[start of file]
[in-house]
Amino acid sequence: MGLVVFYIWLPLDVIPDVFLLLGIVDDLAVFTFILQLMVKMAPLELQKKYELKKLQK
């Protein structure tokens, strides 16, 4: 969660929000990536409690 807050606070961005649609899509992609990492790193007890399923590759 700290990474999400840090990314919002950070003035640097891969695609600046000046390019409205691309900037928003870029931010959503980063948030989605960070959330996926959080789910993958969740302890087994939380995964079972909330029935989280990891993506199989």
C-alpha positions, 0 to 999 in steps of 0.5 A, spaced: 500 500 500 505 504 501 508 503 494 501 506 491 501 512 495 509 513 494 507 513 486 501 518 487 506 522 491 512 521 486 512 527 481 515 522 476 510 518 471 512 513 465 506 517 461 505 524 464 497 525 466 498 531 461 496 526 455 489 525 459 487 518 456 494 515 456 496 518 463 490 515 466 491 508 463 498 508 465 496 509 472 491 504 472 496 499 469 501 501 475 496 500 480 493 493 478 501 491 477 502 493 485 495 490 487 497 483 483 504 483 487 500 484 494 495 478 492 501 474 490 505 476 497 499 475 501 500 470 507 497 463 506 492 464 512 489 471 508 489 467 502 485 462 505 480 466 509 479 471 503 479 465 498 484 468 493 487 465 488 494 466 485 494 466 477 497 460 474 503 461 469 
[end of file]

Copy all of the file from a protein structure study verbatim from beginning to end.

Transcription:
[in-house]
Amino acid sequence: MGLVVFYIWLPLDVIPDVFLLLGIVDDLAVFTFILQLMVKMAPLELQKKYELKKLQK
């Protein structure tokens, strides 16, 4: 969660929000990536409690 807050606070961005649609899509992609990492790193007890399923590759 700290990474999400840090990314919002950070003035640097891969695609600046000046390019409205691309900037928003870029931010959503980063948030989605960070959330996926959080789910993958969740302890087994939380995964079972909330029935989280990891993506199989």
C-alpha positions, 0 to 999 in steps of 0.5 A, spaced: 500 500 500 505 504 501 508 503 494 501 506 491 501 512 495 509 513 494 507 513 486 501 518 487 506 522 491 512 521 486 512 527 481 515 522 476 510 518 471 512 513 465 506 517 461 505 524 464 497 525 466 498 531 461 496 526 455 489 525 459 487 518 456 494 515 456 496 518 463 490 515 466 491 508 463 498 508 465 496 509 472 491 504 472 496 499 469 501 501 475 496 500 480 493 493 478 501 491 477 502 493 485 495 490 487 497 483 483 504 483 487 500 484 494 495 478 492 501 474 490 505 476 497 499 475 501 500 470 507 497 463 506 492 464 512 489 471 508 489 467 502 485 462 505 480 466 509 479 471 503 479 465 498 484 468 493 487 465 488 494 466 485 494 466 477 497 460 474 503 461 469 